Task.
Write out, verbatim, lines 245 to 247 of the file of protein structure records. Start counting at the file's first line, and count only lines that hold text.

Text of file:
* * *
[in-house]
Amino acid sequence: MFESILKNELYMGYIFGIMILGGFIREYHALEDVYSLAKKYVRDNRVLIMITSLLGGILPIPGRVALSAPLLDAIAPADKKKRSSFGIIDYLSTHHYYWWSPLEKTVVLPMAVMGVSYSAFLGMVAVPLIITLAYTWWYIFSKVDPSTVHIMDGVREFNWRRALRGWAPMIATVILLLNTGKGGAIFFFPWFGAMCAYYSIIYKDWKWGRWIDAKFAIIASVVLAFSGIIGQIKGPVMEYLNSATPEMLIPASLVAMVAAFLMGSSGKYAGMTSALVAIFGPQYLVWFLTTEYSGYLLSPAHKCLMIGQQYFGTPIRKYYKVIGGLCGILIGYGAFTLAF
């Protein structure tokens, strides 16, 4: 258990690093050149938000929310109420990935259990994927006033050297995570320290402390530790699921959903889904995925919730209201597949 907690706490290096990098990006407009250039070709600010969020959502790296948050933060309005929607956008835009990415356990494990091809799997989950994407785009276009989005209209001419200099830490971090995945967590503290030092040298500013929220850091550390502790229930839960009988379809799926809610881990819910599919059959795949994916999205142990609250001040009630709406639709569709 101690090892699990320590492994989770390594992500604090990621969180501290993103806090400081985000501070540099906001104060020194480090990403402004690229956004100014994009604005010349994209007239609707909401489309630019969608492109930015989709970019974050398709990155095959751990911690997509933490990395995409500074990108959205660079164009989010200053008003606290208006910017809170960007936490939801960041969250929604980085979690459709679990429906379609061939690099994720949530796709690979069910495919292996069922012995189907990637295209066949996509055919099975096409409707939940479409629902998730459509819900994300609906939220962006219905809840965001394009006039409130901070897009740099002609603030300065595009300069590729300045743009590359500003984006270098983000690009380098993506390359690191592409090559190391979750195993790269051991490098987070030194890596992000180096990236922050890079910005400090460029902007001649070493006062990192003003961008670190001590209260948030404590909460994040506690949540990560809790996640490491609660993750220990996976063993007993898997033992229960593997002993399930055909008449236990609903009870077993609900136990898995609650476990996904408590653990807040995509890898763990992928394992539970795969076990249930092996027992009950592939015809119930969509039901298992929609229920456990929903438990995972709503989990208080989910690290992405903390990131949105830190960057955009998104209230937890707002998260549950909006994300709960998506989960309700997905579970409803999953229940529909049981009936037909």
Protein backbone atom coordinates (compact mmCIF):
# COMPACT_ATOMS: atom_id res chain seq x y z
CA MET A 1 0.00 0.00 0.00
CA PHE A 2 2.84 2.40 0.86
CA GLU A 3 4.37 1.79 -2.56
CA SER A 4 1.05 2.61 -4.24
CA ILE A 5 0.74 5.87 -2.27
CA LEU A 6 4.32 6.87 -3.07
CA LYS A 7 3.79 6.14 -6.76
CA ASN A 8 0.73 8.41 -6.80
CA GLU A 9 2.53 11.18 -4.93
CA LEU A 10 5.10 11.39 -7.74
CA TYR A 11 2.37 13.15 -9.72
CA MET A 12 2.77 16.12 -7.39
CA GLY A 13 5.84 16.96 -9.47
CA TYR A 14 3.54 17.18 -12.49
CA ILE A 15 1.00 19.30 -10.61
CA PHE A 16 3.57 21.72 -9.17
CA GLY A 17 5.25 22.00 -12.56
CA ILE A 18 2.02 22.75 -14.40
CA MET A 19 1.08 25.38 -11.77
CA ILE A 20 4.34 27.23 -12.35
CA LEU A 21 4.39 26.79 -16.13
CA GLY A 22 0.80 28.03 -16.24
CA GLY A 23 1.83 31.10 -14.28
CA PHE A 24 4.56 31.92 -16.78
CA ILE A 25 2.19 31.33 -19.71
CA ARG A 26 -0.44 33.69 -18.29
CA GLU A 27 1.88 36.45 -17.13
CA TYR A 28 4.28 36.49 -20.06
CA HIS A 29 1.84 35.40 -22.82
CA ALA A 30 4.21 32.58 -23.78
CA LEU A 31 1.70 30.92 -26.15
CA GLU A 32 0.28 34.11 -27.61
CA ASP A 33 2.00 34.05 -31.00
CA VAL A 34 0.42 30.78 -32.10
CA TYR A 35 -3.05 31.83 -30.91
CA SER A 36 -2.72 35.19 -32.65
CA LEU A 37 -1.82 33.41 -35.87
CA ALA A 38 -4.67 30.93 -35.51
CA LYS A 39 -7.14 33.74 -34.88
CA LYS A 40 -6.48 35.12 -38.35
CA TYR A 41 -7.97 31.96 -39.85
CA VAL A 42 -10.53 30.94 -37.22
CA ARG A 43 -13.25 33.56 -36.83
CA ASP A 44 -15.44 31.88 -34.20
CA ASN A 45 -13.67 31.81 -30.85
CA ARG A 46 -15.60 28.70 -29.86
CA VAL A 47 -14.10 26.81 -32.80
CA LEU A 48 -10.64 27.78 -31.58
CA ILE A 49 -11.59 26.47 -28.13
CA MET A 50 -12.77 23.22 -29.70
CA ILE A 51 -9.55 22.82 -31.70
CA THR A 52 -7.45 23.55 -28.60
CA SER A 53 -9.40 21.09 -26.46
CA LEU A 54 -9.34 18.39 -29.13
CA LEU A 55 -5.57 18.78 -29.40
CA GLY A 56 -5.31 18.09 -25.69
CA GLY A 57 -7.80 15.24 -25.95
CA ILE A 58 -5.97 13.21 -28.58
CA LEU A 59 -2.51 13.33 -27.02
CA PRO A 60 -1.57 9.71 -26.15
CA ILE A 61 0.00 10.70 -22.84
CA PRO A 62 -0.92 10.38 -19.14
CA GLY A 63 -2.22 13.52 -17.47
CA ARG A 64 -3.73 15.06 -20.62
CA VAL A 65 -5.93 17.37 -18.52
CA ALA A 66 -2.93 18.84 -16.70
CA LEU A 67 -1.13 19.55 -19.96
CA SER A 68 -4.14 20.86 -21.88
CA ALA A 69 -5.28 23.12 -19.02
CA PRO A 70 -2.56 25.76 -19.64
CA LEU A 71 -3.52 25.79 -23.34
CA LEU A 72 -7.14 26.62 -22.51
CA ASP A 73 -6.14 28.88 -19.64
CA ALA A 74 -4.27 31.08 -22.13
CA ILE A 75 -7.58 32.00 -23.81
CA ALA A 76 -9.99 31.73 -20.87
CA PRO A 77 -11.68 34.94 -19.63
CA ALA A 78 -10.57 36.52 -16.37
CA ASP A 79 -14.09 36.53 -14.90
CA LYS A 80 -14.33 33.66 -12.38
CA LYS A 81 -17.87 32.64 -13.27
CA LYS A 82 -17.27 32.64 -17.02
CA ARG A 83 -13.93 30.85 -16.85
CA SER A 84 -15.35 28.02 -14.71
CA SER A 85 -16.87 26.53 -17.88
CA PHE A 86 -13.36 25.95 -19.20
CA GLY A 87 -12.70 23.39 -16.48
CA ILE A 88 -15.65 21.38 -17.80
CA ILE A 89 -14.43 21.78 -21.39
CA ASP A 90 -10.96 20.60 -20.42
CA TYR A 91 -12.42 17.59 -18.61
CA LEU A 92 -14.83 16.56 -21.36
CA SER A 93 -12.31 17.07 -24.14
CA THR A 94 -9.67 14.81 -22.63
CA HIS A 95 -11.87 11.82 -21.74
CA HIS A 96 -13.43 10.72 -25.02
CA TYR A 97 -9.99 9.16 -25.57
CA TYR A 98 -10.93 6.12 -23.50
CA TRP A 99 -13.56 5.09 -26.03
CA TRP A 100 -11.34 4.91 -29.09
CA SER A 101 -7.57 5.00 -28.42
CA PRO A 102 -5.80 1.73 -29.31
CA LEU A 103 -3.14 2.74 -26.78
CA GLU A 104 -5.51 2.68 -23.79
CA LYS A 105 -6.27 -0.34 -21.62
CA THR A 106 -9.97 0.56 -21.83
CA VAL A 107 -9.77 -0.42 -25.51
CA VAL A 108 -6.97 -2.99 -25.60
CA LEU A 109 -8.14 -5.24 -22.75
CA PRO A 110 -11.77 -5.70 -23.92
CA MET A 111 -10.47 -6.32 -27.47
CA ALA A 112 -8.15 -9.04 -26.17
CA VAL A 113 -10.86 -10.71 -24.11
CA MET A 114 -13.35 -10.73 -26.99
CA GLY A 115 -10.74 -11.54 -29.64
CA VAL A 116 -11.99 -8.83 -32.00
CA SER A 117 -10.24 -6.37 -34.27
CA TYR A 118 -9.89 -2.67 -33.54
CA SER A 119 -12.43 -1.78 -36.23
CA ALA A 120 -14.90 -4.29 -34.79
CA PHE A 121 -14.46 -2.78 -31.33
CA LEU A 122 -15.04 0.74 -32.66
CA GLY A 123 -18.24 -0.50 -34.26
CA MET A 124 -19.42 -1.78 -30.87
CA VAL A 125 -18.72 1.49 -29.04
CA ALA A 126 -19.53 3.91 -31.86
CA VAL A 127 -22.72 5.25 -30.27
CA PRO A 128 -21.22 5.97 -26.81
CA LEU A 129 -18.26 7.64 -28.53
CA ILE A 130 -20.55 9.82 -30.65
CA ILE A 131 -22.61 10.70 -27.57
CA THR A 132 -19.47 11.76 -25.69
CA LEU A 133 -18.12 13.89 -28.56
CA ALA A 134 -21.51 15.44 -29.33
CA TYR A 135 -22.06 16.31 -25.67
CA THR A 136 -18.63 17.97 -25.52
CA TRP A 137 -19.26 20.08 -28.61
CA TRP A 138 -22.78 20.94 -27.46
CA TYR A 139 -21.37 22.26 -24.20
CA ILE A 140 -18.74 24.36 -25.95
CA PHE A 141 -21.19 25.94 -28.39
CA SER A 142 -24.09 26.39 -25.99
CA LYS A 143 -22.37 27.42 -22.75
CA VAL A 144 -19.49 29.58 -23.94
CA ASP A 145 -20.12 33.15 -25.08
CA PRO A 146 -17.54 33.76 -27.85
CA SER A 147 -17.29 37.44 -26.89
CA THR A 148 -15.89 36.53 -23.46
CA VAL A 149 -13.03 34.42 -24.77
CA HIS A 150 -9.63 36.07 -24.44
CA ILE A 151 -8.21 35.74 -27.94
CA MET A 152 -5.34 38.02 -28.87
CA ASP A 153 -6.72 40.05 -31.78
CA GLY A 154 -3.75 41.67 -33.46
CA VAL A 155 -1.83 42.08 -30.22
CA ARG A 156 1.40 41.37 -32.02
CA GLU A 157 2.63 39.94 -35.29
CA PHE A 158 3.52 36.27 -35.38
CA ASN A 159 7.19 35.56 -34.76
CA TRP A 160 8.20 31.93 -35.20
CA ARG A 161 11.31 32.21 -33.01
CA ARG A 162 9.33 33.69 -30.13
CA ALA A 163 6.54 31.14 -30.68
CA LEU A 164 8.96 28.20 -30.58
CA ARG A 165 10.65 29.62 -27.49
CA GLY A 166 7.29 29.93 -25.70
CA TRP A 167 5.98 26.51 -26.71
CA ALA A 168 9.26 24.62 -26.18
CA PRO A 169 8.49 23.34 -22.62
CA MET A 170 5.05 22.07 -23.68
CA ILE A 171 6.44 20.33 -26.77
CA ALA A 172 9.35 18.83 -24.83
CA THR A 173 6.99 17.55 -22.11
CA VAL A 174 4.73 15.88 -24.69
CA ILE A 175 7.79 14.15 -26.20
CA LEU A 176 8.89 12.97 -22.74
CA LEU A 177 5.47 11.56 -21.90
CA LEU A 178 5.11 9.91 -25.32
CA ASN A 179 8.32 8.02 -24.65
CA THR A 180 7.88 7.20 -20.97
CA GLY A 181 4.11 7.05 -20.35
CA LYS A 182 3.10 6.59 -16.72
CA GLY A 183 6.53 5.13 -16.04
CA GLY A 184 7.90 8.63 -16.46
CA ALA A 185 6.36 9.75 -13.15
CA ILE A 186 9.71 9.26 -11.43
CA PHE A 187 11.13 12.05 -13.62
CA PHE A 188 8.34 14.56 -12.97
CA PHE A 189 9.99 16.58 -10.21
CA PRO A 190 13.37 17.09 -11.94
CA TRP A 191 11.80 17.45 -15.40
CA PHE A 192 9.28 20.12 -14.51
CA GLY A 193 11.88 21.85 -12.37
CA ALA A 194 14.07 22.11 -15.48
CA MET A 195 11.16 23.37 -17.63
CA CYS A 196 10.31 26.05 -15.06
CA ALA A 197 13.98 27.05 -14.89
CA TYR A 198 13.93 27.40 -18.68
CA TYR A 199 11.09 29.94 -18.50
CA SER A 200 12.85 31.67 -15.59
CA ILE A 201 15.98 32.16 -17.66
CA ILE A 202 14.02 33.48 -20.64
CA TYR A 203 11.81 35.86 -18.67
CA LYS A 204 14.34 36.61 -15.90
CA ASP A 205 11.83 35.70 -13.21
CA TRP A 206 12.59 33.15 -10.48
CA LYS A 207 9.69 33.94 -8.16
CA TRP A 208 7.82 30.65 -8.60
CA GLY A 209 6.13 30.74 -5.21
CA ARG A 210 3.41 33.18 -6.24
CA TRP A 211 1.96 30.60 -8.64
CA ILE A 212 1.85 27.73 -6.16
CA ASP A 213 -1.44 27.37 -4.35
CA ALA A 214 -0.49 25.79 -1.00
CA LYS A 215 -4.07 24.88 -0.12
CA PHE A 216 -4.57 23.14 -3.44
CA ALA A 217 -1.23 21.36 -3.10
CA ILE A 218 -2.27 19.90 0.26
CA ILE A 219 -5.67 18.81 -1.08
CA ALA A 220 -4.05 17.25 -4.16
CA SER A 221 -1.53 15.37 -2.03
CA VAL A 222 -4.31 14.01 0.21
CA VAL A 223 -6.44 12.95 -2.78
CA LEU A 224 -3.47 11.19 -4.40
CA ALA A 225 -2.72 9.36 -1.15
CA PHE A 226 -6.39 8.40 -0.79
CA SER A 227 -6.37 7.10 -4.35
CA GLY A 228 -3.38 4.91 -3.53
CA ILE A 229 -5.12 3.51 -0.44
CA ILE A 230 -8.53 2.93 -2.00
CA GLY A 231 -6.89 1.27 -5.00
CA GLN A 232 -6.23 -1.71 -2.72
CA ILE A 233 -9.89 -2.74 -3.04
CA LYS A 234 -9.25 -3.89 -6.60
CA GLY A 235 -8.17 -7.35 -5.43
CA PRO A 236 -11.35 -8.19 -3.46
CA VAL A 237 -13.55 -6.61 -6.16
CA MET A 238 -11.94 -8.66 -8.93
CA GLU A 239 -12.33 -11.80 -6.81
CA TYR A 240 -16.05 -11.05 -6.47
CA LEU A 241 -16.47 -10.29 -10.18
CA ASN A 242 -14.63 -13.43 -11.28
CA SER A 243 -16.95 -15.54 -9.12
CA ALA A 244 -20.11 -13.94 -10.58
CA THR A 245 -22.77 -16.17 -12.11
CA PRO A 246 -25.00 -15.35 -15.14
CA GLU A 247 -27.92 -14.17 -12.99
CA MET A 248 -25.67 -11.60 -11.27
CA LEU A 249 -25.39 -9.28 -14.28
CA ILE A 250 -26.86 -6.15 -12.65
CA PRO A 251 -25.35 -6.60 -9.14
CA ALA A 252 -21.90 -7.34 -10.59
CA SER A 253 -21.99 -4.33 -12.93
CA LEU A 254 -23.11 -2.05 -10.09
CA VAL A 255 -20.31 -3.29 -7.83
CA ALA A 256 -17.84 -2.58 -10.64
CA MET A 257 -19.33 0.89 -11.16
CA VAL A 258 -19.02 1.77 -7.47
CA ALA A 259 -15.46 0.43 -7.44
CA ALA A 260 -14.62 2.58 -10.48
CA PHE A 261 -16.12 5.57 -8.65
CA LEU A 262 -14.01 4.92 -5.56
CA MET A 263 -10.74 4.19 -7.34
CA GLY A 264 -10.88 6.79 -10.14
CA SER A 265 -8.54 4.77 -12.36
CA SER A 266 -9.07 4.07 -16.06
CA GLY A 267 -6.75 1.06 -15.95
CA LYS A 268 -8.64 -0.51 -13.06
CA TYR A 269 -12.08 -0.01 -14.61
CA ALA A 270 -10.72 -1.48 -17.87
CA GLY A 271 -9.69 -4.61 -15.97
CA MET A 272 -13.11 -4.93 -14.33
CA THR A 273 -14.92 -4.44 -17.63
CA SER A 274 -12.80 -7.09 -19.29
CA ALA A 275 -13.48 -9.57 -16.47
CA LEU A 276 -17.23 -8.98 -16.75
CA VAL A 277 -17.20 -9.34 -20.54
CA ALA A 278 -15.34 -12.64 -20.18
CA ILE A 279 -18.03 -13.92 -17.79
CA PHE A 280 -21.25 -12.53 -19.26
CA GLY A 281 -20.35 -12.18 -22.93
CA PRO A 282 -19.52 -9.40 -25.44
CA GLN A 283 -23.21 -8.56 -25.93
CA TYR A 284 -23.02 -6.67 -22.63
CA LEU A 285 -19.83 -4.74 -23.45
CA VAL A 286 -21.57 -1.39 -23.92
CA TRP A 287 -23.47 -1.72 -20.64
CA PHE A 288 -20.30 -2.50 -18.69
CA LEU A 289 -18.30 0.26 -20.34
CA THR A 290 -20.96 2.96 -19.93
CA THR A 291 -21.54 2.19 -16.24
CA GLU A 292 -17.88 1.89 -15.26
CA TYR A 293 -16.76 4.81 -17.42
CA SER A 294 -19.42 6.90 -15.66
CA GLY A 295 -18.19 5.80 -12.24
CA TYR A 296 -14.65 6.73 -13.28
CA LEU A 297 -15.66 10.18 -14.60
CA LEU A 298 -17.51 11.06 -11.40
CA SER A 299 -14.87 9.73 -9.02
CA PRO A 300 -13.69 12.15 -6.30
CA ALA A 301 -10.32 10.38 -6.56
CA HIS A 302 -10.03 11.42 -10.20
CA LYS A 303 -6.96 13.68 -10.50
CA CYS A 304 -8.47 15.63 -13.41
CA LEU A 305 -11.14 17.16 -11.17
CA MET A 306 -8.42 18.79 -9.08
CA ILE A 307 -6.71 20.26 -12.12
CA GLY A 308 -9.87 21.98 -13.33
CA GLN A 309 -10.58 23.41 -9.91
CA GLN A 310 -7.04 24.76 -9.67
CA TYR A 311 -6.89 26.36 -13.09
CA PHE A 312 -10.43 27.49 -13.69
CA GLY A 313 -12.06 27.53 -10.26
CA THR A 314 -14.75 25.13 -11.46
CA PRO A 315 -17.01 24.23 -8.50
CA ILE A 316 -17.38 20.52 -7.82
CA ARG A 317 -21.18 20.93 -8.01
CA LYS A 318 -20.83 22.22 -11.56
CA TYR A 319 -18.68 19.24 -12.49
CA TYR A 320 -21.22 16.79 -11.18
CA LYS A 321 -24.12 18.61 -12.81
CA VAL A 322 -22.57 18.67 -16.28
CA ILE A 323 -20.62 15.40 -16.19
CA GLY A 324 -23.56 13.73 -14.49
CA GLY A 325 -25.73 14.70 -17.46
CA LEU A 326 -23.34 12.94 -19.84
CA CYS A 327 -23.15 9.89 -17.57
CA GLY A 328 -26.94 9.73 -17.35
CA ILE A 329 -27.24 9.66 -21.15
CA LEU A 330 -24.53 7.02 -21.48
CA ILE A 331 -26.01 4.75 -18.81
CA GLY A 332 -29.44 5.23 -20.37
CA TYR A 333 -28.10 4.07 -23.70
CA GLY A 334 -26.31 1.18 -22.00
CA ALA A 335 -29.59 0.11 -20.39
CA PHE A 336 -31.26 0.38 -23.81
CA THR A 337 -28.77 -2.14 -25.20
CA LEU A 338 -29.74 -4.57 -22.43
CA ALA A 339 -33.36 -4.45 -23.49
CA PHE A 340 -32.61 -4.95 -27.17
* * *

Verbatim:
CA TYR A 240 -16.05 -11.05 -6.47
CA LEU A 241 -16.47 -10.29 -10.18
CA ASN A 242 -14.63 -13.43 -11.28